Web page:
As with most VR games, guns are drawn in the normal fashion, either from the hip, for small weapons, such as the pistol, or the rifle from over the shoulder. In order to keep the game immersive, there’s no need to return the weapon back to its holding place, you simply drop (release the grip button) it and it returns automatically. Just like the game Robo Recall.
Reloading the pistol works by pressing the ‘A’ button to eject a clip, then reaching to the left/right side of your belt to grab a new clip, inserting it into the butt of the pistol. To further add to the immersion you’ll need to manually cock the weapon to engage the clip. The bullet count, capacity and remaining amount of ammo, is clearly shown on the side of each weapon.
The sniper rifle is pretty snazzy. As soon as you pick it up and hold it near your head the cross-scope immediately comes into view, providing you with a zoomed version of your focal area. As with all single shot weapons you’ll need to manually reload the weapon by sliding the lock bolt on the side of the weapon. The sub machine gun (SMG) works in a similar way - in that before it can be fired, you’ll need to engage the magazine in a similar fashion. The SMG isn’t the most stable and accurate weapon, but if you use both hands the gun becomes far more stable, increasing its accuracy.
There’s a new way to interact when using grenades. As well as the conventional method, using your hand to pull the pin before it’s thrown, you can also pull the grenade pin using your teeth. How cool is that! The throwing mechanics are pretty much spot-on, so you shouldn’t have any difficulty tossing one a fair old distance. In case you’re wondering, yes, grenades are stored on the front of your vest.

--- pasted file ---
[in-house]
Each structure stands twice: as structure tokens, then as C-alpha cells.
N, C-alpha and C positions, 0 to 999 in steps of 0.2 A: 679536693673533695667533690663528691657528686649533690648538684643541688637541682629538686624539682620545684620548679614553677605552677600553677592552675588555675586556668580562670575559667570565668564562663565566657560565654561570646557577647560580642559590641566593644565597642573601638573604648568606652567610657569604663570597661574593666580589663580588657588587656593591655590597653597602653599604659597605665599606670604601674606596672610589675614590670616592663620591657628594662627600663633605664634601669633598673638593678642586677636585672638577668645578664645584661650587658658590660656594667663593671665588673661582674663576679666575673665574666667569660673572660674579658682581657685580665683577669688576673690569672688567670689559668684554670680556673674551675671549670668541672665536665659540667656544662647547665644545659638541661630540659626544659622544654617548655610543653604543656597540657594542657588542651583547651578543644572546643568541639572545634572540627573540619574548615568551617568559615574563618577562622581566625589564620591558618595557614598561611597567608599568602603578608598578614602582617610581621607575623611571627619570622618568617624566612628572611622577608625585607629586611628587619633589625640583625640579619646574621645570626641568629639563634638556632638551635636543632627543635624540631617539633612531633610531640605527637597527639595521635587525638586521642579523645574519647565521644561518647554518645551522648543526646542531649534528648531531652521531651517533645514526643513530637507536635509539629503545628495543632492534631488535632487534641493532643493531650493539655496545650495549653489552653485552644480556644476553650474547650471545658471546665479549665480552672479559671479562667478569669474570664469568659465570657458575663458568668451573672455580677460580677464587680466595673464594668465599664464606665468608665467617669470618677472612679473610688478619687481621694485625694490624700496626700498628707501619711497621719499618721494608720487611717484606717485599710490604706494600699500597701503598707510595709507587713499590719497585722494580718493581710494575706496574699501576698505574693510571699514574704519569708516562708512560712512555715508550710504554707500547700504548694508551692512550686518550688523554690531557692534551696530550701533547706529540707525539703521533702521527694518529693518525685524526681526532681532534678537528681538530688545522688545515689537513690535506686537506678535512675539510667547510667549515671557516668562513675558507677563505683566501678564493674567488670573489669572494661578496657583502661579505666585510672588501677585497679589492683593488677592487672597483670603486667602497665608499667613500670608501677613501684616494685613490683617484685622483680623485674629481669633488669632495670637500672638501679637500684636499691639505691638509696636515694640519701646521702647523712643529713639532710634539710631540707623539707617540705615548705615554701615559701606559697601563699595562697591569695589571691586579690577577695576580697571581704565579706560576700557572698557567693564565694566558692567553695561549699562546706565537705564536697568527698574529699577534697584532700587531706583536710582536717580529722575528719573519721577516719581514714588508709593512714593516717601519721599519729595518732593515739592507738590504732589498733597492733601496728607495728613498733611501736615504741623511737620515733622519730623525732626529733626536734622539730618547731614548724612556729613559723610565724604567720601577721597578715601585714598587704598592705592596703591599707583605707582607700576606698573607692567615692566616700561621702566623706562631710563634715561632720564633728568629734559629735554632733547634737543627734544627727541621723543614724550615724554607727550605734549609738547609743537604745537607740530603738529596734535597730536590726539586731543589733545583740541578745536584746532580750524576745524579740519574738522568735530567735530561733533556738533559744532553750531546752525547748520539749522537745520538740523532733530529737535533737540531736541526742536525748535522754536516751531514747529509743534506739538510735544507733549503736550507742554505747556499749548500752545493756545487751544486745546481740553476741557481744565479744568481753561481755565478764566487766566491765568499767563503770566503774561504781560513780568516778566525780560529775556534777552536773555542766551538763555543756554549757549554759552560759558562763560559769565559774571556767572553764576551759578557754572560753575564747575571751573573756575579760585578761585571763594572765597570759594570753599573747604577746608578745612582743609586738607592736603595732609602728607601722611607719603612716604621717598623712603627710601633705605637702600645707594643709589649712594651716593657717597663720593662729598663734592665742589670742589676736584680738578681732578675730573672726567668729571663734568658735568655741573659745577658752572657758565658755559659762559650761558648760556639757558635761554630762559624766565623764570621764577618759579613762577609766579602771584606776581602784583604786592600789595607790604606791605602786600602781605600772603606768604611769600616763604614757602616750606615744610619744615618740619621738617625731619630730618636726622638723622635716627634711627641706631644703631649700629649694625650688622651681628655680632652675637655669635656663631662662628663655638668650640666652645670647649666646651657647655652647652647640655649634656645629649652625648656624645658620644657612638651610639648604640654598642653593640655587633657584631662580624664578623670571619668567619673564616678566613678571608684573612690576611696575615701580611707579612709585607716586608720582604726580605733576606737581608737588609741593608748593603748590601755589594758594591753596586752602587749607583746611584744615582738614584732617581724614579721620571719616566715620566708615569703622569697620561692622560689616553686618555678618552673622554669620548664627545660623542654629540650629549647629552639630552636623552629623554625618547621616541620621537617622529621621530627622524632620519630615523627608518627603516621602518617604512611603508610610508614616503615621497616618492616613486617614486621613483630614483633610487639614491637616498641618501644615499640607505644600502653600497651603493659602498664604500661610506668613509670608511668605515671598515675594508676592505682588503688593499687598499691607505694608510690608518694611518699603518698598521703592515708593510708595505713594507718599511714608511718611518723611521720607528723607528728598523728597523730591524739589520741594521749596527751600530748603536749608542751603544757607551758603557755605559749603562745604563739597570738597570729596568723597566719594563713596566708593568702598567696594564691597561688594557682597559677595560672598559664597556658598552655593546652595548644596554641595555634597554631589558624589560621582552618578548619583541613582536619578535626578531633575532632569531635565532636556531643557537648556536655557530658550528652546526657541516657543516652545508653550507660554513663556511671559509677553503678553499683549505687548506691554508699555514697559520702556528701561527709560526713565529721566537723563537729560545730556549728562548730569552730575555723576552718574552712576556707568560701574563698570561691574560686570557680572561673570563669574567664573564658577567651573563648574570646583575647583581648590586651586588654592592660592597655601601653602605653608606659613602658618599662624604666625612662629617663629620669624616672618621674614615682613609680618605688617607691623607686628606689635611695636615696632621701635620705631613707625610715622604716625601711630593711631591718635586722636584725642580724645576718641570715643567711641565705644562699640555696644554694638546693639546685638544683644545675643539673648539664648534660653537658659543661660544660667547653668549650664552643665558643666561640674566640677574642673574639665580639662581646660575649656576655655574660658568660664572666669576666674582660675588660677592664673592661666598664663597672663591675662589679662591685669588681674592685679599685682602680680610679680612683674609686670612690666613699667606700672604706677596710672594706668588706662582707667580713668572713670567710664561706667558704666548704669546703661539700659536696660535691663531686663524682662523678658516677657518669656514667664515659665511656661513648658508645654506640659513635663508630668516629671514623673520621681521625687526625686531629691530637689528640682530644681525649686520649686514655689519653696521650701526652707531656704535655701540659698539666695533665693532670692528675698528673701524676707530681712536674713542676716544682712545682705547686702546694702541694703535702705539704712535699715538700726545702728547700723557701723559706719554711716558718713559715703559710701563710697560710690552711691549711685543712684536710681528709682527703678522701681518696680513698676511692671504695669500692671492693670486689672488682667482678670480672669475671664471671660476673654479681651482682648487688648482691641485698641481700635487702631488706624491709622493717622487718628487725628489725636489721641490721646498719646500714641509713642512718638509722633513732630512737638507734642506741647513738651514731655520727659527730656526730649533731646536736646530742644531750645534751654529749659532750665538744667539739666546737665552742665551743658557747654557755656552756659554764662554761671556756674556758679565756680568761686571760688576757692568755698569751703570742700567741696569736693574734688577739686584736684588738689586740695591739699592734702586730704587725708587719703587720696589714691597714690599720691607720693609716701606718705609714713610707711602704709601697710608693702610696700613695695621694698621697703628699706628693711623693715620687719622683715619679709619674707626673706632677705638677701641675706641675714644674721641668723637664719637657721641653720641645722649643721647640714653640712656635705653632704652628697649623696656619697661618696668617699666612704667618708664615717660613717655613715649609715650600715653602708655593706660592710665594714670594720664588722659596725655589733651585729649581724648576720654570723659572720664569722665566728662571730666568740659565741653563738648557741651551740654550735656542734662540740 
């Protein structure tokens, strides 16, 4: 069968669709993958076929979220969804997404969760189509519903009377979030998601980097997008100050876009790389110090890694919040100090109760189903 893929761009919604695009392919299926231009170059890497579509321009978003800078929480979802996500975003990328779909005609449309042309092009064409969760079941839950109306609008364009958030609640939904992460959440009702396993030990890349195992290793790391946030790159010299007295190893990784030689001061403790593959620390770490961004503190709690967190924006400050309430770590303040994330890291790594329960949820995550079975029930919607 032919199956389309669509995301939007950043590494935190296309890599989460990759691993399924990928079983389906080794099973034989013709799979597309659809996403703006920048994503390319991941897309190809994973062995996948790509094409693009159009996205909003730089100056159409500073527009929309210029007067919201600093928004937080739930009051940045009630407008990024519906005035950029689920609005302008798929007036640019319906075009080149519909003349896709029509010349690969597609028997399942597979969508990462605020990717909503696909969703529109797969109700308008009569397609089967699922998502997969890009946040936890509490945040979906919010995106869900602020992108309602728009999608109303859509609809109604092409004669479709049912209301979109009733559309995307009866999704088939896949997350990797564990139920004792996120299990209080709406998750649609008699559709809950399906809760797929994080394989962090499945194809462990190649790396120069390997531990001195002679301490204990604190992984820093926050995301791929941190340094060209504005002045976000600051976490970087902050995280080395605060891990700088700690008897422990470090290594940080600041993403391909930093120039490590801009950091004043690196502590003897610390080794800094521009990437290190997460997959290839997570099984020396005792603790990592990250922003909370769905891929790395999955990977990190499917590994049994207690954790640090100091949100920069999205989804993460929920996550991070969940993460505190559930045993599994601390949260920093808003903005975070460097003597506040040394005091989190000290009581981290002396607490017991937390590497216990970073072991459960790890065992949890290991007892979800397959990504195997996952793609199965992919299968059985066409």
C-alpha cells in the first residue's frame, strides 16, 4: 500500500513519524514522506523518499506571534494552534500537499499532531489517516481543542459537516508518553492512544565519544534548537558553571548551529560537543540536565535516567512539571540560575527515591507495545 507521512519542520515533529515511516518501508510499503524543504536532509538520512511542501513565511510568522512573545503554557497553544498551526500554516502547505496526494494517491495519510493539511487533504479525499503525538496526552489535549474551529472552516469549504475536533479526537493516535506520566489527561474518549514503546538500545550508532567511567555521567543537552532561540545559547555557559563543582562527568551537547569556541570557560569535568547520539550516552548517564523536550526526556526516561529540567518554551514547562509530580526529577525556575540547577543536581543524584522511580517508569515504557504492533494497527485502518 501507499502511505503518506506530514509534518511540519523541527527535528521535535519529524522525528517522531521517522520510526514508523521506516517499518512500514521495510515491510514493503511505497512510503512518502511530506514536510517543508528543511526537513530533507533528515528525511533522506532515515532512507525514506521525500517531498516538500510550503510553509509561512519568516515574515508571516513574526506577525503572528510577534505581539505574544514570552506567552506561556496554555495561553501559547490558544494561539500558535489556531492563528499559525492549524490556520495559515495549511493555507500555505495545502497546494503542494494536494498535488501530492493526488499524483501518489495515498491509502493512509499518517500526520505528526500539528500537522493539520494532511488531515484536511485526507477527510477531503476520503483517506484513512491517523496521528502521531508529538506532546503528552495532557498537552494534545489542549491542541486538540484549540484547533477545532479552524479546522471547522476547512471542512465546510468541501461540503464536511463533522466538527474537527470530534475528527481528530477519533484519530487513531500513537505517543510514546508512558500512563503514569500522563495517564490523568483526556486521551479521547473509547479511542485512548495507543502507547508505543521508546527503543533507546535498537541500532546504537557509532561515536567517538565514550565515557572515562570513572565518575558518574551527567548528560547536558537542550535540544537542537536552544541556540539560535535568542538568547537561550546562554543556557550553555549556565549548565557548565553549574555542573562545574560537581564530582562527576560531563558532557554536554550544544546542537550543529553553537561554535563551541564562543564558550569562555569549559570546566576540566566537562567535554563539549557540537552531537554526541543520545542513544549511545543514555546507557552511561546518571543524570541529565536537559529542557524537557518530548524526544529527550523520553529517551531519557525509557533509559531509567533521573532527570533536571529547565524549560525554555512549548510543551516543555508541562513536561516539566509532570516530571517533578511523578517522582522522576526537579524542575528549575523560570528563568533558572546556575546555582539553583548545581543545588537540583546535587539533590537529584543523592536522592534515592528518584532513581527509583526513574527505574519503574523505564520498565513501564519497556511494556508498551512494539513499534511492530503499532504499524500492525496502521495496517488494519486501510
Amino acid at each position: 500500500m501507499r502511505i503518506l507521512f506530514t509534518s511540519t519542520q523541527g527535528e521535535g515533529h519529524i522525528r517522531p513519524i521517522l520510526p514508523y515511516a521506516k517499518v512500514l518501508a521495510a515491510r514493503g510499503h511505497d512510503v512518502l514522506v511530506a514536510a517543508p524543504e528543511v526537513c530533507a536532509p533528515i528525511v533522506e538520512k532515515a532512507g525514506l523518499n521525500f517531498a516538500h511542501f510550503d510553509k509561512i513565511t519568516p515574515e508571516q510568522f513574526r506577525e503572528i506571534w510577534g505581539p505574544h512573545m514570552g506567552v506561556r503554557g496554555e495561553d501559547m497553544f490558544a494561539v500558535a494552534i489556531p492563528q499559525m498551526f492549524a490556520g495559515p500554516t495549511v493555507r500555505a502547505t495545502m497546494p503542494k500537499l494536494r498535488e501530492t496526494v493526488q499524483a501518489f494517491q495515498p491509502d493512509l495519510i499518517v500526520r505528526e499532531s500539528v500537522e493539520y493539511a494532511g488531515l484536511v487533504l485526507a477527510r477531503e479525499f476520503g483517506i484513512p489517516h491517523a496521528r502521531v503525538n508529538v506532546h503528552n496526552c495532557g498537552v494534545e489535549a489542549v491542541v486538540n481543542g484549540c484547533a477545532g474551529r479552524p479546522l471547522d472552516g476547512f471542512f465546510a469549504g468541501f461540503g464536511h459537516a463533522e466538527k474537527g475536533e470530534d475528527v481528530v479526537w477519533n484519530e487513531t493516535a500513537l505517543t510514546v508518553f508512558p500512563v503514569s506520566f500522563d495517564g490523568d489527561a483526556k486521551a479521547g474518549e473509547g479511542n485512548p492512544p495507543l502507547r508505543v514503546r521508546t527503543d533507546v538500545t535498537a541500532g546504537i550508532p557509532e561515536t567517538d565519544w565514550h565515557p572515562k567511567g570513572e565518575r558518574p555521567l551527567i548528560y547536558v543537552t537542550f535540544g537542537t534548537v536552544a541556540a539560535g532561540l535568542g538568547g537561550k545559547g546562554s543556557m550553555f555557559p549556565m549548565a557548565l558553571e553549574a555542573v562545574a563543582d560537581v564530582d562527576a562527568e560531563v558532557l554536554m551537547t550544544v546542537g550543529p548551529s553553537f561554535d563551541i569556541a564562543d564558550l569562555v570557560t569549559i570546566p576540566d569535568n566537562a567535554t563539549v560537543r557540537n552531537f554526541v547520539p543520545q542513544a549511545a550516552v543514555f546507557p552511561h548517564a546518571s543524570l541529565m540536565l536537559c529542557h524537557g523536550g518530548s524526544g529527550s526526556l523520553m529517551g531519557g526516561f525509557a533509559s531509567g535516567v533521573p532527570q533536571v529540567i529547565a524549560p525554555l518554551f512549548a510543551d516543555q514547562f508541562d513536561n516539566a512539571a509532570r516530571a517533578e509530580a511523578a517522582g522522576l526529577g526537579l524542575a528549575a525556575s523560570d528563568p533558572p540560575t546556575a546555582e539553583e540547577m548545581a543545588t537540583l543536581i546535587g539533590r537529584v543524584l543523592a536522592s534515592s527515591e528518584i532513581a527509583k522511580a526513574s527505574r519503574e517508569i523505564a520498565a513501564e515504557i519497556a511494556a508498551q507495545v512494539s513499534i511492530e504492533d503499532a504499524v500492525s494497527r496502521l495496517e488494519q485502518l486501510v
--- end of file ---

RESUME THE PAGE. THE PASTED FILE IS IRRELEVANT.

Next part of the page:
You can pick-up almost any object in Medal of Honor, most of which are inanimate and are just there to be awed at, essentially most of these ascetics are mainly used to cosmetically enhance the overall game environment, however, you can interact with some objects more than others. Knives can be picked up and thrown to kill an enemy. You can even knock-out or daze a Nazi soldier by biffing a saucepan at him.
Any FPS game wouldn’t be the same without some form of health mechanic. In Medal of Honor: Above and Beyond medical syringes are used to revive you. These syringes are stored on the cuffs of your shirt, the ideal place for quick access should you ever require a health boost. To administer the health serum it’s just a case of jabbing yourself while pressing the action button (‘A’ button).
The game is available on the Oculus store as well as Steam. MOHAB is compatible with the Oculus Rift and Rift S, including the HTC Vive and Valve Index - You can even get the game to work on the WMR devices. MOHAB is very resource hungry though, so just make sure your PC and graphics card meets the requirements set by the developer.
Sadly you won’t have the chance to drive vehicles or fly planes as such, but you will end up as a passenger, observing what’s going on from within. Most of the common game mechanics we see in other games will be there, such as the ability to climb ropes, ladders, swim and throw knives etc.
From what we heard from the developers, Medal of Honor: Above and Beyond is expected to last between 10 - 15 hours as a single player campaign and have 50 or more levels, taking place in 3 different acts in a story-line based throughout Europe.
The game will most certainly have multiplayer, but as far as Co-op play, there’s been no real mention about that, so I guess we’ll just have to wait and see.